Gymnastics Season During COVID-19

This year has been difficult for everyone due to the Pandemic. It has been very hard deciding whether or not sports should happen. Luckily because gymnastics was considered a low-risk sport it was one of the first sports to come back. The gymnasts began practicing virtually in December which was three weeks before the season started. They did not begin in-person practices until January 13th. The gymnastics team only had three practices per week for two hours each day. Before Covid, they had 5 practices every week and could add more if they felt the need to. This season was shorter than usual as well. 

Gymnastic coach Katie Bowdridge said that this season was different because they were “missing several of [their] gymnasts due to COVID” and some of their parents were not comfortable with them participating, so the team was smaller than usual. This year the gymnastics team had to make more cuts so there were only 15 gymnasts on the team. 

Everyone had to wear their masks in the gym and stay six feet apart. Bowdridge said, “everyone [is] doing a great job keeping their masks on.” If the gymnasts needed a mask break all they had to do was go outside for a little bit and come back after they had a short break. When it was each gymnast’s turn they could take off their masks while competing and put them right back on after. Ronald Batista, one of the three captains, said, “everybody was already mature enough to just carry their own weight.”

Sophomore gymnast Nelson Jiang on the bars at a meet. Photo sent in by Nelson Jiang

The gymnasts used an app called Sway. This app was used for daily check-ins to make sure they did not feel any Covid symptoms. When someone was experiencing symptoms they were advised to stay at home. To ensure everyone's safety at the competitions, they had to make sure everything was sanitized and people were socially distancing. On the bus, they tried not to sit next to anybody in order to prevent passing on the virus. Batista says it was harder at first because everyone wanted to be near each other and “hug the people that [they have not] seen and all of your teammates.” He said that they “all have to have an understanding” because it was to ensure their safety.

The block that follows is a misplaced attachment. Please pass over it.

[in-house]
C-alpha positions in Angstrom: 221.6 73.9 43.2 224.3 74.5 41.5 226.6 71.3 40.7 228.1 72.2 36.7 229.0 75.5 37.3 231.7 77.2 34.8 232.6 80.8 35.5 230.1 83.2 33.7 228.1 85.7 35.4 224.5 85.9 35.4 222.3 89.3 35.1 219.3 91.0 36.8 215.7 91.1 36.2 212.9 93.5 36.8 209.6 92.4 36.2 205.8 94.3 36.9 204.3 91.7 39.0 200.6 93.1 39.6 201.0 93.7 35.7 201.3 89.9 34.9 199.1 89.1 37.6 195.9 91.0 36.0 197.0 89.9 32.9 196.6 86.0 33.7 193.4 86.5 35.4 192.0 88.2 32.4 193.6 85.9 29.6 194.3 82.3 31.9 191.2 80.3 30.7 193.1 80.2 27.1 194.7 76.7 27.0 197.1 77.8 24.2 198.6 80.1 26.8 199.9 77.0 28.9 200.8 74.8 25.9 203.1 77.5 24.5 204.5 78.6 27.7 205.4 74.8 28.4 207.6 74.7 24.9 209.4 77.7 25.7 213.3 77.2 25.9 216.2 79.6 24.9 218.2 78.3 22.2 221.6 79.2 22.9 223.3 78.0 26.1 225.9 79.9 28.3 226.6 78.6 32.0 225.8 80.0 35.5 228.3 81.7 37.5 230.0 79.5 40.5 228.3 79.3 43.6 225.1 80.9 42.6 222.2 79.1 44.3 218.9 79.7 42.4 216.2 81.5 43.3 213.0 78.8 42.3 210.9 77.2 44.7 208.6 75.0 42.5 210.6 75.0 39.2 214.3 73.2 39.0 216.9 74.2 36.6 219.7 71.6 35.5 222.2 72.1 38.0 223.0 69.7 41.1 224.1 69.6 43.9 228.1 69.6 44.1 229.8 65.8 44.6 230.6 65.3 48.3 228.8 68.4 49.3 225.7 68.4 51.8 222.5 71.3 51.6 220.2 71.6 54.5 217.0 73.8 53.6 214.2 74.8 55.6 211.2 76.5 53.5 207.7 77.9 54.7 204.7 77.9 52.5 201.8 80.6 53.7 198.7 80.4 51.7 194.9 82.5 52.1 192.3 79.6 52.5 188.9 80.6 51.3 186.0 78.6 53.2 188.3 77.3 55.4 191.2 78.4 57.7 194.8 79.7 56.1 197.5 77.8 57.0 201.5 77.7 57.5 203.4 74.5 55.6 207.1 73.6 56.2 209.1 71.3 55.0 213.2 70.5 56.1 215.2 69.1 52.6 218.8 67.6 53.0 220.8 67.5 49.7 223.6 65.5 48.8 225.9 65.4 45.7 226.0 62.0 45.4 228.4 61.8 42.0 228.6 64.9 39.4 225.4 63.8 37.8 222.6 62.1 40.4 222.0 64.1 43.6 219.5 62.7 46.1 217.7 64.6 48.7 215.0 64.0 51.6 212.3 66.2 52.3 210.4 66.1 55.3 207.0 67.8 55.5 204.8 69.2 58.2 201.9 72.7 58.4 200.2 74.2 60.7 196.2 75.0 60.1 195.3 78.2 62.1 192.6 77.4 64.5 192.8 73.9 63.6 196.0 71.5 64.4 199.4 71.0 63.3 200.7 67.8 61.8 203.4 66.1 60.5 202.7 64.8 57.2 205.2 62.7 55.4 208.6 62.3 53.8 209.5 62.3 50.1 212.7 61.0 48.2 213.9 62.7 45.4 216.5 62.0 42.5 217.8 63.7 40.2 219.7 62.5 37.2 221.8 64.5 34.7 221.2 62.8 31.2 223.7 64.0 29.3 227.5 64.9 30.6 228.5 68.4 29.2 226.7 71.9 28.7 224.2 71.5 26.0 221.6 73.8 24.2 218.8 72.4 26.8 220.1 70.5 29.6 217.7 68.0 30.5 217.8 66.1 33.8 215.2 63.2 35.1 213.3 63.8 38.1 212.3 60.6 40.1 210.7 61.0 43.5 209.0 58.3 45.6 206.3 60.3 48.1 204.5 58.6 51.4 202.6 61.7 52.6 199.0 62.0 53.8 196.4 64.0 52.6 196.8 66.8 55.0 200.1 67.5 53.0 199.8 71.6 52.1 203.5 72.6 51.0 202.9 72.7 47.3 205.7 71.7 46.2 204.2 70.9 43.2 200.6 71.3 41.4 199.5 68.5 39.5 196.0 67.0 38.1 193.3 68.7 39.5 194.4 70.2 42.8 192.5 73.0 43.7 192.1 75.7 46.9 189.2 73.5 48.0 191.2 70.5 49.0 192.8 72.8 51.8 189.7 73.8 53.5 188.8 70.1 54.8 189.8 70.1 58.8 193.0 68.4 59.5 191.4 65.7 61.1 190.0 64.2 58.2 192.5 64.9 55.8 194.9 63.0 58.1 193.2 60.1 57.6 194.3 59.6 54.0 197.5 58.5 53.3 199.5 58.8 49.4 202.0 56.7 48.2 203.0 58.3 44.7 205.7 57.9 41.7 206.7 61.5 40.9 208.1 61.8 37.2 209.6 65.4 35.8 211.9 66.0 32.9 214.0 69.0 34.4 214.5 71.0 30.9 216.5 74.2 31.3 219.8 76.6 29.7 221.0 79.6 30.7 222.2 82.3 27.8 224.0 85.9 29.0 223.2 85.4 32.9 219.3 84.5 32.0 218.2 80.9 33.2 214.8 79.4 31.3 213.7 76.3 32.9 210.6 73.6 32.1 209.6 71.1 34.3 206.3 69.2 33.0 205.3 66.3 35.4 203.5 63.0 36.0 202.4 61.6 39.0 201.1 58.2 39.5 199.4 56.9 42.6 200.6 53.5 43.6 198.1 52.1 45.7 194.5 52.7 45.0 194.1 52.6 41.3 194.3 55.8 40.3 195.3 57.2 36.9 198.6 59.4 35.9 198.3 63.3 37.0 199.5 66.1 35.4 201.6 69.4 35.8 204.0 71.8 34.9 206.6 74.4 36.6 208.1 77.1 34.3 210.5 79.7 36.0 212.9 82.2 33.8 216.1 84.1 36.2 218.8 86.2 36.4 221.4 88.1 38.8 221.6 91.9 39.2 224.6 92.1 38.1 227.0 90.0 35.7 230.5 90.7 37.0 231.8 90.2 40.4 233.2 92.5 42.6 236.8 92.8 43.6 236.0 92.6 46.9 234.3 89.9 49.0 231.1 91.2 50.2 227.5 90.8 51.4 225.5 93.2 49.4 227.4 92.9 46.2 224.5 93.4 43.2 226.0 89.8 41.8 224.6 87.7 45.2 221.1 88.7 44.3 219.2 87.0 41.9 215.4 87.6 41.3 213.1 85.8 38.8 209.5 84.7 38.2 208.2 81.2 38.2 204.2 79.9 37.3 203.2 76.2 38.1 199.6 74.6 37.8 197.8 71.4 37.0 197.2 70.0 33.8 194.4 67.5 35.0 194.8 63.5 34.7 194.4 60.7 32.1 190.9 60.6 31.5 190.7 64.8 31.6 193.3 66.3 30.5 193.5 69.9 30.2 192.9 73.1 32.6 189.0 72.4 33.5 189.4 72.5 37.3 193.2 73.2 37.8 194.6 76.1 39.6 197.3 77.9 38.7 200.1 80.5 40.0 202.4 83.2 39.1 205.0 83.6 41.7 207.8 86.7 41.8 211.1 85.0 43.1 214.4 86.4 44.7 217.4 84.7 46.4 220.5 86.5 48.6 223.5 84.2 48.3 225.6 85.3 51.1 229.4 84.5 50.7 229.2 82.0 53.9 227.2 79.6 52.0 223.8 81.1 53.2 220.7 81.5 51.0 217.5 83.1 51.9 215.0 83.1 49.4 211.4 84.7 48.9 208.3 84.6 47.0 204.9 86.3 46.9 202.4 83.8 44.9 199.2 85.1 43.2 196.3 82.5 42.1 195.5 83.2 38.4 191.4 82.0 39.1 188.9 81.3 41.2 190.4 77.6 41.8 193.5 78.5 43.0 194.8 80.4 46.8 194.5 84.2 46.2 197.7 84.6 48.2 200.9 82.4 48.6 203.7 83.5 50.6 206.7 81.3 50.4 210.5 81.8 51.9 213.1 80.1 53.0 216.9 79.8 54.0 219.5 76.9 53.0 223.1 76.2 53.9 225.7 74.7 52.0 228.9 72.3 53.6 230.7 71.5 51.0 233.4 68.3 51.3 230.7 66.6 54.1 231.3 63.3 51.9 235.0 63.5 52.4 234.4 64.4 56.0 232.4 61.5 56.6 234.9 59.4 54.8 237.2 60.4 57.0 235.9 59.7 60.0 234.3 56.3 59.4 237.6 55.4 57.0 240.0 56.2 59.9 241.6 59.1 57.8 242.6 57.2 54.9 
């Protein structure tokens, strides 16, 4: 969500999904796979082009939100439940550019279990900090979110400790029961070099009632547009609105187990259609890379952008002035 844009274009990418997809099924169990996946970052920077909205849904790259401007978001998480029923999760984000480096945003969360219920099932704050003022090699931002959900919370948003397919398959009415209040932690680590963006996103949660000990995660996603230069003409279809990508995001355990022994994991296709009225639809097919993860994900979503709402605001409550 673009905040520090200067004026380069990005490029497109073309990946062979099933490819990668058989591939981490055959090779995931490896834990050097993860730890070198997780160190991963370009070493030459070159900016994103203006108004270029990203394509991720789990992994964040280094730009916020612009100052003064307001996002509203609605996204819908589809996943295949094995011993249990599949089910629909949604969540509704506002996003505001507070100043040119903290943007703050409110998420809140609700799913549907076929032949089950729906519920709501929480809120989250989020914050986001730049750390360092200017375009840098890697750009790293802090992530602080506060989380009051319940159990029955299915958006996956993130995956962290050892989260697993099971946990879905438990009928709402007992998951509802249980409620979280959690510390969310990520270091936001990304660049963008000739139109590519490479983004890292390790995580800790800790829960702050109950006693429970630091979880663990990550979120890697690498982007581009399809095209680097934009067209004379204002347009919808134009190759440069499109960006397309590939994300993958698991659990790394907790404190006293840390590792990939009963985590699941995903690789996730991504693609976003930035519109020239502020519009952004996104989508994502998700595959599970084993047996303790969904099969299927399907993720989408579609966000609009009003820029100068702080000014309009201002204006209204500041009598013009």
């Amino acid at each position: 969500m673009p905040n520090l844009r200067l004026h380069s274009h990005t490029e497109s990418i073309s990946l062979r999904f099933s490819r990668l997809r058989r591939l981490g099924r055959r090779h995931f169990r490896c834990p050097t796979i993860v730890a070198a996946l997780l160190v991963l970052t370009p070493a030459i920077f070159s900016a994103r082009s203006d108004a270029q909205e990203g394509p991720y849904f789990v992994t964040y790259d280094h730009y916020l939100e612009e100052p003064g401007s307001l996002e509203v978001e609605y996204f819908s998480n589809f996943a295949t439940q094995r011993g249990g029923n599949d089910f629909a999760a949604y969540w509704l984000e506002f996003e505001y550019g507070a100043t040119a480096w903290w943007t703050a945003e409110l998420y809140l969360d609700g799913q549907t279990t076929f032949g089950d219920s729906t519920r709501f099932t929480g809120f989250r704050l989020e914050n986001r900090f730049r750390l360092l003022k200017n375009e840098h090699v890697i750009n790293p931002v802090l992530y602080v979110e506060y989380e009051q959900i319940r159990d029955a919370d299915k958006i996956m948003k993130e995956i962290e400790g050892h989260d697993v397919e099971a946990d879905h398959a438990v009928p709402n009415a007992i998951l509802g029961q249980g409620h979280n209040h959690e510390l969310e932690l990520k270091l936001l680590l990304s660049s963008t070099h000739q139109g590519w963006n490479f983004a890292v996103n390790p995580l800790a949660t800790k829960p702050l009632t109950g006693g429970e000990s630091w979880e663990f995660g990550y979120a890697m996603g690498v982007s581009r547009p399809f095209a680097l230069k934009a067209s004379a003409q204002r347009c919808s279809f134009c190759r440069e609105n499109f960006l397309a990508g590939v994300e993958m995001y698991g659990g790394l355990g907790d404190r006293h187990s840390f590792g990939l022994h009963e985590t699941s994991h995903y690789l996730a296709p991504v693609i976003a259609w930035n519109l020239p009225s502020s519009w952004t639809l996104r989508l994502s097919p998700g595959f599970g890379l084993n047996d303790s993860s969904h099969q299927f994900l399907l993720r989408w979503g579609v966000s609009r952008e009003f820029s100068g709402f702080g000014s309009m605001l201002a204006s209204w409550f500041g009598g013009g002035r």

COVID also affected their meets. Some meets were cancelled if they could not find judges. Winter storms also affected their season. “Those two [aspects] really did affect [their] season,” said Ronald Batista

To Bowdridge, this experience was “different but it is not difficult.” There were many differences due to Covid. For example, the season was shorter and they had to wear face masks. Batista was “less hopeful” at the beginning of the season because they were missing people and he was worried that the scores would be going down. They ended up doing really well and ended up winning, which to Batista was “a surprise” and it “was pretty awesome.” 

This was Batista’s second time being captain. The captains were decided by vote. To him it felt good because “it felt like the team knew the amount of work [he] was trying to put in and the amount of dedication.” It was an “honor being captain again,” he states.

Bowdridge is “so proud of these kids” because it has been so hard during Covid. Everyone attended all the virtual practices to stretch and condition. They went to practice and they were “working super hard” to get ready for every meet.

Sophomore gymnast Nelson Jiang on the bars at a competition. Photo submitted by Nelson Jiang

Overall they had a really good season. They won more meets than they lost. There were a total of five competitions and they won the last three so they were on a winning streak. The gymnastics team was also in the Greater Boston League. This year they are GBL champs since they won both meets against Medford. Nelson Jiang, a sophomore gymnast on the team, said he “felt bad” for the other teams because “the other teams that [they] won against barely had anyone. [Other teams] had four people or two people and [they] had 15.”

Batista wanted to congratulate the coaches. He thinks that the “coaches did a really good job this year with all the covid restrictions.” They had to make sure everybody there was safe and Covid made it even harder but they made sure everyone was keeping their distance and staying safe.

Chaimaa Assli

Chaimaa Assli is a sophomore at Malden High school who joined The Blue and gold her freshman year because she wanted to try something new. She has a taste for photography and editing pictures. She played for the junior varsity basketball team and hopes to make it to the varsity team next year. Outside of school she and her family love soccer, and they like to play it together. She says that she and her siblings are just the average brothers and sisters who like to play fight and have fun with each other. She also likes to paint.

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